The Government Model is an enjoyable shooter and the round count builds up pretty fast. The bulk of my shooting is done with whatever functional lead bullet can be had at the least expense and best availability. A couple of staple loads use the long nosed 185 and 200-grain bevel based cast semi-wadcutters available from a number of commercial casters. These clock about 850 fps loaded over 4.5 Bulls Eye and are very accurate. According to the Lyman Handbook, operating pressure is low and the mild nature of these loads should contribute materially to gun life.
Another favored combination consists of the Hornady 200 grain lead truncated cone bullet over 6 grains of WW 231. This is a full power load, doing over 900 fps. It is accurate and a proven small game getter in my guns.
PMC and Blazer 230 grain ball ammunition both deliver velocities in the mid 800 fps range and are proven accurate and reliable. Both meet my accuracy criteria from the modified Gold Cup and turn in consistently fine bench groups from my convertible Ruger revolver. Various 230 cast or swaged round nosed designs over 5.8 Unique make a decent soft ball equivalent. These run in the < 800 to 850 fps range and are at the low end of standard ball performance.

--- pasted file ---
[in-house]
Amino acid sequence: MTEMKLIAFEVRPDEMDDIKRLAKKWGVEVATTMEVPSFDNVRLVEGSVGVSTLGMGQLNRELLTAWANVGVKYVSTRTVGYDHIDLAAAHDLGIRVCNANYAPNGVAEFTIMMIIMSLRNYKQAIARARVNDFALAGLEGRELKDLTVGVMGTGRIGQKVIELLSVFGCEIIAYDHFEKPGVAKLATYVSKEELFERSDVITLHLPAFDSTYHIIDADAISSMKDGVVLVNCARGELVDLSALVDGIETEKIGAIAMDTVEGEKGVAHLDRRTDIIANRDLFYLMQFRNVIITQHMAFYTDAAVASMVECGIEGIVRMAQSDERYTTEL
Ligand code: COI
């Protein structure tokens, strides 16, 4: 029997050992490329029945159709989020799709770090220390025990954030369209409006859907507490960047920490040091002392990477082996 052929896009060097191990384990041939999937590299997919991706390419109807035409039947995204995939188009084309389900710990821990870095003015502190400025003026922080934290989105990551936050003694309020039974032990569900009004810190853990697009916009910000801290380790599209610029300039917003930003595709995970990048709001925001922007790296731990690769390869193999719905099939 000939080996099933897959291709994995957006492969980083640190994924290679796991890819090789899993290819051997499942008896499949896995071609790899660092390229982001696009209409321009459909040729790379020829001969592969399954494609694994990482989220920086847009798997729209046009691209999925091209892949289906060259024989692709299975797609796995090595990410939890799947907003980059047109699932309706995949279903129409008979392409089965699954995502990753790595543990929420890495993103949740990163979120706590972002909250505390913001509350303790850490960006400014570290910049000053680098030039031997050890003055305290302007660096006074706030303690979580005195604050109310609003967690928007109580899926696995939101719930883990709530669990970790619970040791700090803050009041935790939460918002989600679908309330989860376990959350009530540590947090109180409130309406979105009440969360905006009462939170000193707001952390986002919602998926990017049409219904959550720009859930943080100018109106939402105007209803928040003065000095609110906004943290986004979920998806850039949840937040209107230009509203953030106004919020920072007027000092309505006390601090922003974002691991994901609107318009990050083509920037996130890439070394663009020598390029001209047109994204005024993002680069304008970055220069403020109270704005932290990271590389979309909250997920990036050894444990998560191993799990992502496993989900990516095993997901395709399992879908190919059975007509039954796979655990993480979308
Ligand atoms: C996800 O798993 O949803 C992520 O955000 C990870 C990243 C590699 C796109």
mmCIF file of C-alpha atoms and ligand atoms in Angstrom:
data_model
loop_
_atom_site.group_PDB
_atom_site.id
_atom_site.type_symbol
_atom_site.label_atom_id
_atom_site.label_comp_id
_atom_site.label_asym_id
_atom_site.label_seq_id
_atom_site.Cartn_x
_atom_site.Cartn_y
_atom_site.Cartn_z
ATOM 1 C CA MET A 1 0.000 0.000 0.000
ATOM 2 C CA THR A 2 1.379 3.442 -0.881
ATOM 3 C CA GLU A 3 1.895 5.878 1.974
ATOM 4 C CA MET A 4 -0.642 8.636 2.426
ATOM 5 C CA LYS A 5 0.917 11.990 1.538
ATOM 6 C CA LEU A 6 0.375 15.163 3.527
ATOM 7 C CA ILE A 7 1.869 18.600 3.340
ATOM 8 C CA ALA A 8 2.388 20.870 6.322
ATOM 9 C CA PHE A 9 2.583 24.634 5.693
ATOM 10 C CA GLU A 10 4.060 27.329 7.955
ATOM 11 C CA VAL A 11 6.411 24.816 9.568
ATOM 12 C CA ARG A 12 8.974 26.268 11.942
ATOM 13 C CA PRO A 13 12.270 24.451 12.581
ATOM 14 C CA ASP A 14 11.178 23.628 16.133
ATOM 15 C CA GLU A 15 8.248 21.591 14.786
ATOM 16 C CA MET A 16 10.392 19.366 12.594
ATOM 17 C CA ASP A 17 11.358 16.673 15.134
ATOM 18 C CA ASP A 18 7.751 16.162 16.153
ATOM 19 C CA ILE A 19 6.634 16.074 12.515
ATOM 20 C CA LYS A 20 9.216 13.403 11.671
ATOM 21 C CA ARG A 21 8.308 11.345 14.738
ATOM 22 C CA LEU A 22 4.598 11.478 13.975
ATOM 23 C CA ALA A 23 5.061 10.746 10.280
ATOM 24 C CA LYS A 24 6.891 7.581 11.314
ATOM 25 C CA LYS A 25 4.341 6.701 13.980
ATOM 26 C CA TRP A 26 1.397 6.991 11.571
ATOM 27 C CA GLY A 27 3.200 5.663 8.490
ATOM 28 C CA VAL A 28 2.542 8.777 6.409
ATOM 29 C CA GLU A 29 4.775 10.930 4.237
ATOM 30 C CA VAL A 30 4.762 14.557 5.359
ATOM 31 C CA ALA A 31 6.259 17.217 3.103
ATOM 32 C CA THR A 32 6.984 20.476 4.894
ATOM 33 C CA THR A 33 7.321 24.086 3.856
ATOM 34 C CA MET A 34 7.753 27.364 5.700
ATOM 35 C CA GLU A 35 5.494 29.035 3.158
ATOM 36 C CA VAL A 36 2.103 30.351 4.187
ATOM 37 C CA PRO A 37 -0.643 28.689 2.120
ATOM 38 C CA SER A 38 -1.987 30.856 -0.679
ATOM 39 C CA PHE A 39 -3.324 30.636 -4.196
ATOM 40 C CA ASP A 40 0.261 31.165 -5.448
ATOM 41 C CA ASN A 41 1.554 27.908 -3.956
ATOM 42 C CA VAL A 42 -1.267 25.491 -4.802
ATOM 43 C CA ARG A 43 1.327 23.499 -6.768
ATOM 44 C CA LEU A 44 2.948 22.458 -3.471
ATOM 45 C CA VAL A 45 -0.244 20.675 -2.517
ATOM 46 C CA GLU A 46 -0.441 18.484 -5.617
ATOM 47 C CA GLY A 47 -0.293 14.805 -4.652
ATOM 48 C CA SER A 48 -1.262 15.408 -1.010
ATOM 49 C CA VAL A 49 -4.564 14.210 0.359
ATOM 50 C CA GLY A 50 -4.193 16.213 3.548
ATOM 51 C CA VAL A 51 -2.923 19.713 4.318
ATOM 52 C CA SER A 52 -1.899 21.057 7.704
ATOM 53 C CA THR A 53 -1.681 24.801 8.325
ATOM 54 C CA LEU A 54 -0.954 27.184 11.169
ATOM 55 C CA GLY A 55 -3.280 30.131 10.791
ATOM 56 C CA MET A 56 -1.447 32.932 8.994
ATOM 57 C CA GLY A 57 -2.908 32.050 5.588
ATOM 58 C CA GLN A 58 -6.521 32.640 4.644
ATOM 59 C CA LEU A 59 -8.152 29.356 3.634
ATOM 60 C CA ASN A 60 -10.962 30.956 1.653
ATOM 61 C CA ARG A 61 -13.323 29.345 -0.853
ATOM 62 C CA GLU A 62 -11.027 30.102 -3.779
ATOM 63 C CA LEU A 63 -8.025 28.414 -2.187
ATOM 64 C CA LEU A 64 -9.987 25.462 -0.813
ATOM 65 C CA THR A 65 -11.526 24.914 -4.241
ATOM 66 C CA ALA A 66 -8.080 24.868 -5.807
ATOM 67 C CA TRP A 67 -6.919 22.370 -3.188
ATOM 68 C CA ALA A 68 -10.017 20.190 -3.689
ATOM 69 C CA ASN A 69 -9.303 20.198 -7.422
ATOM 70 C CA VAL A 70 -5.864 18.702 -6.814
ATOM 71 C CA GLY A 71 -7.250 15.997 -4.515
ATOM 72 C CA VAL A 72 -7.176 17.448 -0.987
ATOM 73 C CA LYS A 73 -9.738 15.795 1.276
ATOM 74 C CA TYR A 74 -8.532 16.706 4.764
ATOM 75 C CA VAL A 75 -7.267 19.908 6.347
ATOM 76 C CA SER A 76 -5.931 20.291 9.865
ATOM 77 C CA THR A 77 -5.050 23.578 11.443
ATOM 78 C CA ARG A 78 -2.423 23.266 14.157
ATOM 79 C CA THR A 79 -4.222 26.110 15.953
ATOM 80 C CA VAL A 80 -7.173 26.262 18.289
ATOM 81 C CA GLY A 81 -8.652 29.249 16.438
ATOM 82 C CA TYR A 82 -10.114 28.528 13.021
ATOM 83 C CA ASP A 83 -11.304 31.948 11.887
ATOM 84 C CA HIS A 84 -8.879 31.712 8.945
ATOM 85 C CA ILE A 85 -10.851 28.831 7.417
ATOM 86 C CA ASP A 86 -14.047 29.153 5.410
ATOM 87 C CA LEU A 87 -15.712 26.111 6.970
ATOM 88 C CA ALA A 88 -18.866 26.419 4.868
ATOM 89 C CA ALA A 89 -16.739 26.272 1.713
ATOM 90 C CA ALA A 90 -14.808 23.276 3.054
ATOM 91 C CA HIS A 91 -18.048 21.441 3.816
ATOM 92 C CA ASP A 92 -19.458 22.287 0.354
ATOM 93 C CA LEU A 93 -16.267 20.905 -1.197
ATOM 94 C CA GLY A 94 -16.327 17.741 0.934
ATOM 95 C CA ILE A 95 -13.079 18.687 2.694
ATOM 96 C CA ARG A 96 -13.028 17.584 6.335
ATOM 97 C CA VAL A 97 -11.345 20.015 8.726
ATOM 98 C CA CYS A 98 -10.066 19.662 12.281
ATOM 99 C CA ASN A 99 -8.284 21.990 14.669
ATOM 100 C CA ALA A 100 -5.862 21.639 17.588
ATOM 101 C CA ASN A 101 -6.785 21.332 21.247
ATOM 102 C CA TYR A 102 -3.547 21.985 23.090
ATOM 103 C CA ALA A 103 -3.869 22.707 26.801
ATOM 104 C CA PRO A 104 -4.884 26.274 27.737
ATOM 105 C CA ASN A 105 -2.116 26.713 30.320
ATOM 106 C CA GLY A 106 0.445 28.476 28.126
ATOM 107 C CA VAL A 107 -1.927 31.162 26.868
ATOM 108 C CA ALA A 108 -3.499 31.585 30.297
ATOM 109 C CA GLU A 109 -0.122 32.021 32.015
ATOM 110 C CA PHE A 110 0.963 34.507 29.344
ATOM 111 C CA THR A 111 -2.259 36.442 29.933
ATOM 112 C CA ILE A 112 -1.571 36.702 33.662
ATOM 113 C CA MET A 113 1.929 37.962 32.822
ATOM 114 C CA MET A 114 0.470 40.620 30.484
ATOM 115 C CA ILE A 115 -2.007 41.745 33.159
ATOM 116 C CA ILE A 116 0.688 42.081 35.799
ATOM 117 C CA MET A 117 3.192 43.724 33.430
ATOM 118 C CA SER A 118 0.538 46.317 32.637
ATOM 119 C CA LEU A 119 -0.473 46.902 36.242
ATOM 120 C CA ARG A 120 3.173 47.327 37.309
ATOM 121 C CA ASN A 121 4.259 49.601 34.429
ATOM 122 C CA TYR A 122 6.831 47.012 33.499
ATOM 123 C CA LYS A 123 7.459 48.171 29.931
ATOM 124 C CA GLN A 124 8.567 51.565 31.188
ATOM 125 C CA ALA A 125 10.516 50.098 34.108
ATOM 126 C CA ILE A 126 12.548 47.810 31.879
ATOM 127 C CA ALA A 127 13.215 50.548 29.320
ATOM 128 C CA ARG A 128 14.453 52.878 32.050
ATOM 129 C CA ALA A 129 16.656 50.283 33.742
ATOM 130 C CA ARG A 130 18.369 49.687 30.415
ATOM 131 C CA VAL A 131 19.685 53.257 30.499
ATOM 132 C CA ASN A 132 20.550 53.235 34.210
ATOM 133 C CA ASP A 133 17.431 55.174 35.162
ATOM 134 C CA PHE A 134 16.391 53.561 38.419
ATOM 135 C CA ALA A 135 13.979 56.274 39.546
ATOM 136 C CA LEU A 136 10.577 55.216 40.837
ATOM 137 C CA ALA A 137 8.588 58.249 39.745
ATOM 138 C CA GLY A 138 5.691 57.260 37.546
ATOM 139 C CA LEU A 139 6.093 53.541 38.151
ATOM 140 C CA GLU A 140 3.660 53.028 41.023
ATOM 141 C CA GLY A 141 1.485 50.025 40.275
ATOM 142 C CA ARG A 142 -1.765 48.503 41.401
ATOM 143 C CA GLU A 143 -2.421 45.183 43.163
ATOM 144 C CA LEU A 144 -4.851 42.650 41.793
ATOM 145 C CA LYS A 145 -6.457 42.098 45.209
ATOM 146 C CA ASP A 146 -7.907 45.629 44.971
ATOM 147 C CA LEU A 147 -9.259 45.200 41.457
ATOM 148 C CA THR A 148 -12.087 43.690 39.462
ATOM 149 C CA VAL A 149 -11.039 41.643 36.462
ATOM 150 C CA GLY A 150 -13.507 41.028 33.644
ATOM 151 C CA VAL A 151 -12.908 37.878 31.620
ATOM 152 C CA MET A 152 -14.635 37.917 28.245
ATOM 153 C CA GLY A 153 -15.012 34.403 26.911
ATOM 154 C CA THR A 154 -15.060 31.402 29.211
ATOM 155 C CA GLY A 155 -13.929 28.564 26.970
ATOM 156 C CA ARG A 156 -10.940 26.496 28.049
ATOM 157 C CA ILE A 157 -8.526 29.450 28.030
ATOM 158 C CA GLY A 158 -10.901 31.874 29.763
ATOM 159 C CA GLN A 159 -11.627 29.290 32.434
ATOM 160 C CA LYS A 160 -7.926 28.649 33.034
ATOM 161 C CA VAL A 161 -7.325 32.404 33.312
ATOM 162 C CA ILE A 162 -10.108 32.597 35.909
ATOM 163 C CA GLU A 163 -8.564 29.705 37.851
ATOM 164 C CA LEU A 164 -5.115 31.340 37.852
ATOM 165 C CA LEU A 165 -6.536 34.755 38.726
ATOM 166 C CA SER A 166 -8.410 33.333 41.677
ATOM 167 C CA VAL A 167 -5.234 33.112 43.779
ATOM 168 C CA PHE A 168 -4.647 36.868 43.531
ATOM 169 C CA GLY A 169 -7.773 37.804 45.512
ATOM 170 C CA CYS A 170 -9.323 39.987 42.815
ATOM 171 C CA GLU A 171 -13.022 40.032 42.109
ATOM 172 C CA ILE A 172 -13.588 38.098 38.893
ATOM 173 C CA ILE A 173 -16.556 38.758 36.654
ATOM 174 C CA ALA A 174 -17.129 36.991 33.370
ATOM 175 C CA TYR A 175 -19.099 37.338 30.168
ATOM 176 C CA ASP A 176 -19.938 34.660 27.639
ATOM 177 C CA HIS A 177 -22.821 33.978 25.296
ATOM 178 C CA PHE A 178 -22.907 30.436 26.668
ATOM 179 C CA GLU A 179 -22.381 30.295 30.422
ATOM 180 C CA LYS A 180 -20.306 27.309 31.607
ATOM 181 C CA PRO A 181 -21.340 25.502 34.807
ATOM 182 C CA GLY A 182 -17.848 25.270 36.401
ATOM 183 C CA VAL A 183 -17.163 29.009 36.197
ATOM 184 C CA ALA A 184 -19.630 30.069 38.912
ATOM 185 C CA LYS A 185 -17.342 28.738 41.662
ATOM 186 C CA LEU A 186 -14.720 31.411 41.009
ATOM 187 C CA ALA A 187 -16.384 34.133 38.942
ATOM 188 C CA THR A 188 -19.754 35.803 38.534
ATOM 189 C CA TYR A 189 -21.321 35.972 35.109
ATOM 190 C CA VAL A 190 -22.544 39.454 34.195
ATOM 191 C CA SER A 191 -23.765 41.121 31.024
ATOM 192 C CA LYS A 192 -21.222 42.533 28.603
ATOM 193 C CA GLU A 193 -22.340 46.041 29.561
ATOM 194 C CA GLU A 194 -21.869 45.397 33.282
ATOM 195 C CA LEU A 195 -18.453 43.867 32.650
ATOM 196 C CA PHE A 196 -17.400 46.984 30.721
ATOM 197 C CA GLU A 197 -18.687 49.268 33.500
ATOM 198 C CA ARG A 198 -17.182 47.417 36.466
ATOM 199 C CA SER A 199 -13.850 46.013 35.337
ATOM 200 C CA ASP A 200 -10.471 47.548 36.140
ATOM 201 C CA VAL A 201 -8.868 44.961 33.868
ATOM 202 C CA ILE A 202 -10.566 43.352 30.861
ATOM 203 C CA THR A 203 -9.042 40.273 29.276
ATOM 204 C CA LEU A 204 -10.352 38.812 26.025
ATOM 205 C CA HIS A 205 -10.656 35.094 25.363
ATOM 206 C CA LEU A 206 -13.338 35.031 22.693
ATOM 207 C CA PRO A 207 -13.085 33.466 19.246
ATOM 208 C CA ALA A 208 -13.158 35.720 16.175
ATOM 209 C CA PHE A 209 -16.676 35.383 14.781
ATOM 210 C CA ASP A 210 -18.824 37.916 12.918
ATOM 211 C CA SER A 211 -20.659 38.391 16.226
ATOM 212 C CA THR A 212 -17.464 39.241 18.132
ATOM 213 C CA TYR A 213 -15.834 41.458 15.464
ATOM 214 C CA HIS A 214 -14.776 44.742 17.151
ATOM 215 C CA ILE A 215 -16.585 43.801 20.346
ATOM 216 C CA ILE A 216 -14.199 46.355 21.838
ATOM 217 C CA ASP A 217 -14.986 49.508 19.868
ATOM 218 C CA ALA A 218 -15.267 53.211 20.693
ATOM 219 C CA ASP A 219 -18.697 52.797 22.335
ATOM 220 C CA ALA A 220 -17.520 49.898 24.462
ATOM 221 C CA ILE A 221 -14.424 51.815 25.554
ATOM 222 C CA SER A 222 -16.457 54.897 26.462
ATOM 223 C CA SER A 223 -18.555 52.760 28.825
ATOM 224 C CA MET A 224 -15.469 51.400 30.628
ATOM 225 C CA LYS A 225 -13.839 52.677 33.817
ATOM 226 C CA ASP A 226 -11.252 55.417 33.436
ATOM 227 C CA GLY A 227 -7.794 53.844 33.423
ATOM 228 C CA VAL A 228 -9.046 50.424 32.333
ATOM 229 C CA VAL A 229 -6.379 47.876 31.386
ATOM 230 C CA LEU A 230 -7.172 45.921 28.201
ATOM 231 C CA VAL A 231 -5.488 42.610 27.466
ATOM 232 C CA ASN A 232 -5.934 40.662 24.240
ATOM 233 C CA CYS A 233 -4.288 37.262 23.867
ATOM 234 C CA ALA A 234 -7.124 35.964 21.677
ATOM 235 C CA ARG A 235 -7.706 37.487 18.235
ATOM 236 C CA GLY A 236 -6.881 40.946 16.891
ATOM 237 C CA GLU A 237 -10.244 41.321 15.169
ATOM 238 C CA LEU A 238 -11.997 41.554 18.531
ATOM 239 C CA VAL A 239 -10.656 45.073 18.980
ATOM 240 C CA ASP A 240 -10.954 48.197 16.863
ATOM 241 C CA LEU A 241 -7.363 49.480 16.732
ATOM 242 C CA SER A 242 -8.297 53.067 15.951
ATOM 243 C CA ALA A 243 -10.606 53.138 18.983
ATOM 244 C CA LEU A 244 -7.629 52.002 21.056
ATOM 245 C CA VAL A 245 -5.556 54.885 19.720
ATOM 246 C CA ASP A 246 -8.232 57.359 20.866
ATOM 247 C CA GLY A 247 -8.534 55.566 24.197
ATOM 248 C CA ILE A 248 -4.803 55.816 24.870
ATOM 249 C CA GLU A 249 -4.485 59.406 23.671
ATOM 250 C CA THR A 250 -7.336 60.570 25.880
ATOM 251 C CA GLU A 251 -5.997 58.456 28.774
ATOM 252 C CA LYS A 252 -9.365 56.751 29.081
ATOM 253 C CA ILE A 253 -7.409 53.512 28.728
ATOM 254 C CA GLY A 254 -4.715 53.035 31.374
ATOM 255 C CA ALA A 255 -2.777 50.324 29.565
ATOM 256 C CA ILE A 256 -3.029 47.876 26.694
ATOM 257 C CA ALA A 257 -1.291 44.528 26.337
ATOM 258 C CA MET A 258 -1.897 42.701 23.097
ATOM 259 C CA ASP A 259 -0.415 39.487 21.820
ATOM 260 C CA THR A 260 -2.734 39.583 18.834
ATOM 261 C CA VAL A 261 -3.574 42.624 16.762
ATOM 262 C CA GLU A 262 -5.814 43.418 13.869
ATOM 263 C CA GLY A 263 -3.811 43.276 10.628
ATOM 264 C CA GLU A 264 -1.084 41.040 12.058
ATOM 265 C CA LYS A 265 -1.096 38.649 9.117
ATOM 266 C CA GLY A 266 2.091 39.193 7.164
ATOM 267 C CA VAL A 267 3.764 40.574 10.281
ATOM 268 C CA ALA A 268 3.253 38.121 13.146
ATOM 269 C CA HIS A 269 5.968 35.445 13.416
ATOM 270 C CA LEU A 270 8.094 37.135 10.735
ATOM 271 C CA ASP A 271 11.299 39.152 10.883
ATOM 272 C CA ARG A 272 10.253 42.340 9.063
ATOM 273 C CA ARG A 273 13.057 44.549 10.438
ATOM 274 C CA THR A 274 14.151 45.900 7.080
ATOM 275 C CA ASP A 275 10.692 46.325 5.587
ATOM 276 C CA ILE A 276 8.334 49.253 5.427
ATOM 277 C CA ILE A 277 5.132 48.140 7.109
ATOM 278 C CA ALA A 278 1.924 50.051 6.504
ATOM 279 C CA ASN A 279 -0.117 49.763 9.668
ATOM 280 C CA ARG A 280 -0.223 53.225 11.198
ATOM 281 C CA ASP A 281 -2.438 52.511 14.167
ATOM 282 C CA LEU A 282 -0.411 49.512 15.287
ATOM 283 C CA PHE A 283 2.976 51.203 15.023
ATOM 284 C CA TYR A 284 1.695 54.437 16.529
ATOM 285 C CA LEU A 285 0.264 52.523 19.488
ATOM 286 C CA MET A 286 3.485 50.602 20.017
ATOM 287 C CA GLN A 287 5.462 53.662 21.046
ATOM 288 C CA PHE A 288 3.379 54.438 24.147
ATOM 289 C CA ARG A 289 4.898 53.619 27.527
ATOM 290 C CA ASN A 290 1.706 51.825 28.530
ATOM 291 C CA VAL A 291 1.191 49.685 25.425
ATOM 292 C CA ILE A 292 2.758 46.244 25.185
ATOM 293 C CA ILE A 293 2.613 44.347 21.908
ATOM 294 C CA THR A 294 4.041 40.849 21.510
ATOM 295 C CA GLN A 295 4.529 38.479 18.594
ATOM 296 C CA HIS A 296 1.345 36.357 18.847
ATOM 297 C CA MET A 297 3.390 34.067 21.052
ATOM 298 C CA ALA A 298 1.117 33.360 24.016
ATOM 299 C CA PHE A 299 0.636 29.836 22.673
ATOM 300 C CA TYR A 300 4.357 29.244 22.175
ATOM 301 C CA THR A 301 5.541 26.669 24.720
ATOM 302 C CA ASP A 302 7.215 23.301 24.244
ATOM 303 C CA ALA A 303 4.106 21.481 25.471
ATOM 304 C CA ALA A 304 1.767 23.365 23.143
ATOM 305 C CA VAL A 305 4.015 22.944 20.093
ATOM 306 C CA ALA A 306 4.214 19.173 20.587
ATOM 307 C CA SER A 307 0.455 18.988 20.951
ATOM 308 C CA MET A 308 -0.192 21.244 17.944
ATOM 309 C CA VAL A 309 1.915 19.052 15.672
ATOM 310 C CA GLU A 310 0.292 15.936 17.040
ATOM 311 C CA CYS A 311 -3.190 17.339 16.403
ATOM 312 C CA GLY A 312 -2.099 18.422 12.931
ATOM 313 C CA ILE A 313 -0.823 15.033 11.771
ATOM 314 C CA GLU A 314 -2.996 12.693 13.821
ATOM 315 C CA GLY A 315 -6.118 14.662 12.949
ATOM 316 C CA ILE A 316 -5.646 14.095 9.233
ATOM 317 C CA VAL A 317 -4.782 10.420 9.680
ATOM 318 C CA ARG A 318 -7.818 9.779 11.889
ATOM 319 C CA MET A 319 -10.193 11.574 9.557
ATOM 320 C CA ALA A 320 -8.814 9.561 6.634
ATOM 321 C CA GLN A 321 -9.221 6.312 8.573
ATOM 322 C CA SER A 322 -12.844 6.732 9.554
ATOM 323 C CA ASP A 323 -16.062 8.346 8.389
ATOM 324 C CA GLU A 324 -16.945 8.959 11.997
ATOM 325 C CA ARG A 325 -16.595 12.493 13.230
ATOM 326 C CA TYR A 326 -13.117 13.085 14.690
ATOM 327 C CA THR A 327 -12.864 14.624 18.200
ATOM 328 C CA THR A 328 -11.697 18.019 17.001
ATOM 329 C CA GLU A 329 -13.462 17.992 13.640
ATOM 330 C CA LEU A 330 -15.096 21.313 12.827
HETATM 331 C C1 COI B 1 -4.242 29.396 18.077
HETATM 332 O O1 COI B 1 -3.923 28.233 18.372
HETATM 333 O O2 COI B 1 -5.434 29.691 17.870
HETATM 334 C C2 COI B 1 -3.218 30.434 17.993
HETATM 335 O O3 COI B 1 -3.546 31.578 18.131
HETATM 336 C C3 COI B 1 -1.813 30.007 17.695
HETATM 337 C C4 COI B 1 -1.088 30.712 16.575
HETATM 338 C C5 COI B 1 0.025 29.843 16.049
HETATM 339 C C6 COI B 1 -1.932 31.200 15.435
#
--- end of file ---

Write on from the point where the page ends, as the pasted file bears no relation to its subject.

A head-shot silhouette group at 25 yards
Current premium factory JHP loads have proven out 100 percent reliable in my recent pistols and I have found a number of loads that produce regular 1.5-2” 25 yard groups in my Gold Cup. Unlike early generation hollow point loadings for the ACP, these show marked expansion when recovered from wet pack, or when fired through such things as water jugs and raw beef brisket. Favored load include the Federal Hydra-Shok 230grain. It usually records velocities in the high 800s and low 900s. The 165 Grain Federal Personal Protection load is very accurate and does 1068/488-foot pounds of energy from the Colt. The 200 grain Speer Gold Dot starts out at 1091/529 from the ‘Cup and does 1150 from my 9.5” Custom Blackhawk Convertible. This load is rated +P while the Blazer load with the same bullet clocks about 70 fps slower and still shows dramatic expansion in brisket and wet pack.